Two GPs were suspended for 12 months in May after an MPTS tribunal found that their falsification of QOF records amounted to serious misconduct.
The tribunal accepted that their motivation was not financial gain but a bid to save their practice from being closed down by the CQC.
Dr Syed Imam and Dr Tariq Aziz Siddiqui, who were previously GP partners at the Cleveland Surgery, backdated a number of QOF records between 2018 and 2019 which amounted to over £44,000 of income.
The practice was put in special measures by the CQC in January 2018 after being rated as ‘inadequate’, which was in part due to their low QOF scores.
They had achieved 65% of the total number of points available, compared with CCG and national averages of 94% and 96% respectively.
Another CQC inspection later that year showed improved QOF scores and led to an upgraded rating of good.
However, concerns were raised by staff about the validity of these QOF records, and local investigations found that the partners had been backdating QOF data in patient records, with 85% of reviews for cancer care patients having been falsified in 2017/2018.
At their tribunal, both doctors admitted to their wrongdoing and showed ‘genuine remorse and regret’.
Part of their evidence showed that a neighbouring practice had recently closed meaning 5,000 patients were displaced to Cleveland Surgery.
The tribunal chair Mr Nathan Moxon said: ‘The surgery was under pressure to perform and, as GP partner, Dr Imam had the responsibility for those displaced patients.
‘In turn, this pressure caused Dr Imam to be stressed and concerned that repeated failures would lead to the CQC closing his surgery too, leaving thousands of patients without adequate care. Dr Imam stated that this led to his actions to falsify the QOF entries.’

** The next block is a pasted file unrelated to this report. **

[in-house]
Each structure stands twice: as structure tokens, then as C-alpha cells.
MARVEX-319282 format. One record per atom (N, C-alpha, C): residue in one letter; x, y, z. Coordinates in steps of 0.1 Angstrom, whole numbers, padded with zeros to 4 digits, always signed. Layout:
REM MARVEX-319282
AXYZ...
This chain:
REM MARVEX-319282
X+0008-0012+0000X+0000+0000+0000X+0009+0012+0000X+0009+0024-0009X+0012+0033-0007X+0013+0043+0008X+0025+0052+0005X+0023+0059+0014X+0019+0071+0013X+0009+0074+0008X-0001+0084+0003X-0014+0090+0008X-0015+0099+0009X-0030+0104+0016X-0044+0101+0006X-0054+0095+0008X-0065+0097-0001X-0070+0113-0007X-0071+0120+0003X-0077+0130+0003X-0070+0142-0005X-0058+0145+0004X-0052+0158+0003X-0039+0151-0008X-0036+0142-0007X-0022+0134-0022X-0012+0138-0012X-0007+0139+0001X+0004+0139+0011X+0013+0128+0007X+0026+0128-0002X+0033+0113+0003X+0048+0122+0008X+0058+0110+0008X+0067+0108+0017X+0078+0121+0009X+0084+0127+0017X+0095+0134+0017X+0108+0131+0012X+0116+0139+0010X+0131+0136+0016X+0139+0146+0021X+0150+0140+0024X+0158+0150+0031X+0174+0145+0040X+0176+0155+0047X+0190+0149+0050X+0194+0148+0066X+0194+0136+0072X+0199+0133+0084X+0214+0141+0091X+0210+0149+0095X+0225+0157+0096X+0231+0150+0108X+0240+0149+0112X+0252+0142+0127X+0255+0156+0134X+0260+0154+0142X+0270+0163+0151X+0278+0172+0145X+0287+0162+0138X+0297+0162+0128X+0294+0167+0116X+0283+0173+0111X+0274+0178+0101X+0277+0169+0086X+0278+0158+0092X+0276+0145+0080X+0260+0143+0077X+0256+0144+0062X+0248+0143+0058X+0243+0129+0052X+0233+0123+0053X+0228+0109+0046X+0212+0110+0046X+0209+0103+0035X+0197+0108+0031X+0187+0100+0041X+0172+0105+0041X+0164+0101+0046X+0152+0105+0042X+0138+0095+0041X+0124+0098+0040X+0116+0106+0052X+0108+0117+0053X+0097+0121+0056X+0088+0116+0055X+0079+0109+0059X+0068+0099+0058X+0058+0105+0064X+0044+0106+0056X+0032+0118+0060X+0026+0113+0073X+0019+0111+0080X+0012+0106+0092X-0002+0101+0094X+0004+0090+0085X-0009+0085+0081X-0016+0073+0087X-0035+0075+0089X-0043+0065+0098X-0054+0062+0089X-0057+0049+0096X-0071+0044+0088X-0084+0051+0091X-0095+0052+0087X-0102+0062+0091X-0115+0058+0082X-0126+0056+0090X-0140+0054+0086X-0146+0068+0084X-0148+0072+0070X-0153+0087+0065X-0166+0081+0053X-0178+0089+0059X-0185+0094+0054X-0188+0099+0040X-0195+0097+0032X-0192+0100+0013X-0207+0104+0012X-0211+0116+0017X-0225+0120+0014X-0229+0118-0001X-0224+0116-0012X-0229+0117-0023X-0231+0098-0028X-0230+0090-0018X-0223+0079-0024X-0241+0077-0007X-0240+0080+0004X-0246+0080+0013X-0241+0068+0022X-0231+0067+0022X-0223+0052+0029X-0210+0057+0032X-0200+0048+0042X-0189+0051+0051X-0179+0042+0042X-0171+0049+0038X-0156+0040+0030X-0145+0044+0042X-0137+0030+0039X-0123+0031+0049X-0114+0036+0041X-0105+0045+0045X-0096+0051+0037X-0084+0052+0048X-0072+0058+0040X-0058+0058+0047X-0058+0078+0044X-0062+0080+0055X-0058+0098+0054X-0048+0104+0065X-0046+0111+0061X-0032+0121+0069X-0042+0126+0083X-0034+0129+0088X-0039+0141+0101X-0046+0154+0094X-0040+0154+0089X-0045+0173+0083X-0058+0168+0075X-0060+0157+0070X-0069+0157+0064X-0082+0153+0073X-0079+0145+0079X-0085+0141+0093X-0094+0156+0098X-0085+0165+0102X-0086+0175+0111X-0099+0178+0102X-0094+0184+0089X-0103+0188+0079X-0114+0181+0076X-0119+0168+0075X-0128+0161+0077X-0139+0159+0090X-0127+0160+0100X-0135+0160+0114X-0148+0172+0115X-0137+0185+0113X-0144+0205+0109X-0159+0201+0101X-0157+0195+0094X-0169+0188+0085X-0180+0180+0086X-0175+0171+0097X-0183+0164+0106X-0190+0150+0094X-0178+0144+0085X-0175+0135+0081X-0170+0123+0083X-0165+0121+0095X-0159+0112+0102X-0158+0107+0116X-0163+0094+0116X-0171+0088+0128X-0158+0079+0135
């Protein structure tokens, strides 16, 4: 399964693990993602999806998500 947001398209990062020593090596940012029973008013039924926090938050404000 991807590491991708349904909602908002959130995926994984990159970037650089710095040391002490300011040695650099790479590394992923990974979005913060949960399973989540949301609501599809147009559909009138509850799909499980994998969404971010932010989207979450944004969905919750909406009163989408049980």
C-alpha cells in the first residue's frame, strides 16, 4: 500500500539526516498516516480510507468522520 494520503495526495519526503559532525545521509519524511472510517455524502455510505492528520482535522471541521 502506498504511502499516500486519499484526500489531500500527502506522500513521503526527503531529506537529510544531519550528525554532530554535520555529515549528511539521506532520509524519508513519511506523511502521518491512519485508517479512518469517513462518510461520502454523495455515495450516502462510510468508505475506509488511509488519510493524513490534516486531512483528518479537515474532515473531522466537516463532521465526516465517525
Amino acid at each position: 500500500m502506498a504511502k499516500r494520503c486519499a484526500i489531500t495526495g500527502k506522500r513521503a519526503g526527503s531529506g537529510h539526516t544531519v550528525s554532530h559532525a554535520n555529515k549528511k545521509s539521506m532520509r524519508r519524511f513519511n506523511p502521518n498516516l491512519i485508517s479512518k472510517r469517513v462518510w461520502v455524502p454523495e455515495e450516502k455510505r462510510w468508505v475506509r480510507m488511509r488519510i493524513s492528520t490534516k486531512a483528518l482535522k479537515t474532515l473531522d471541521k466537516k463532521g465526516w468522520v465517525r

While the tribunal determined the behaviour had been dishonest, leading to an impairment of their fitness to practise and suspension, it was satisfied that their actions ‘did not put patient safety at risk’.
It also acknowledged that the GP partners did not act in the interests of financial gain, rather to improve their CQC rating and save the practice from closure.
However, Mr Moxon said: ‘The dishonesty was serious as it was premeditated, repeated, prolonged and designed to mislead regulators to avoid appropriate regulatory scrutiny.’
During the tribunal, both GPs had evidence of ‘unblemished’ records and several positive testimonials on their character.
The GP partners were treated separately in the hearing, however the evidence heard and assessment of the tribunal were very similar.
A review hearing will take place for both doctors before the end of the period of suspension.
Earlier this month, following a MPTS suspension decision, Pulse revealed that the GMC admitted it was wrong to suggest to the tribunal that the doctor’s apology to a patient was an admission of guilt.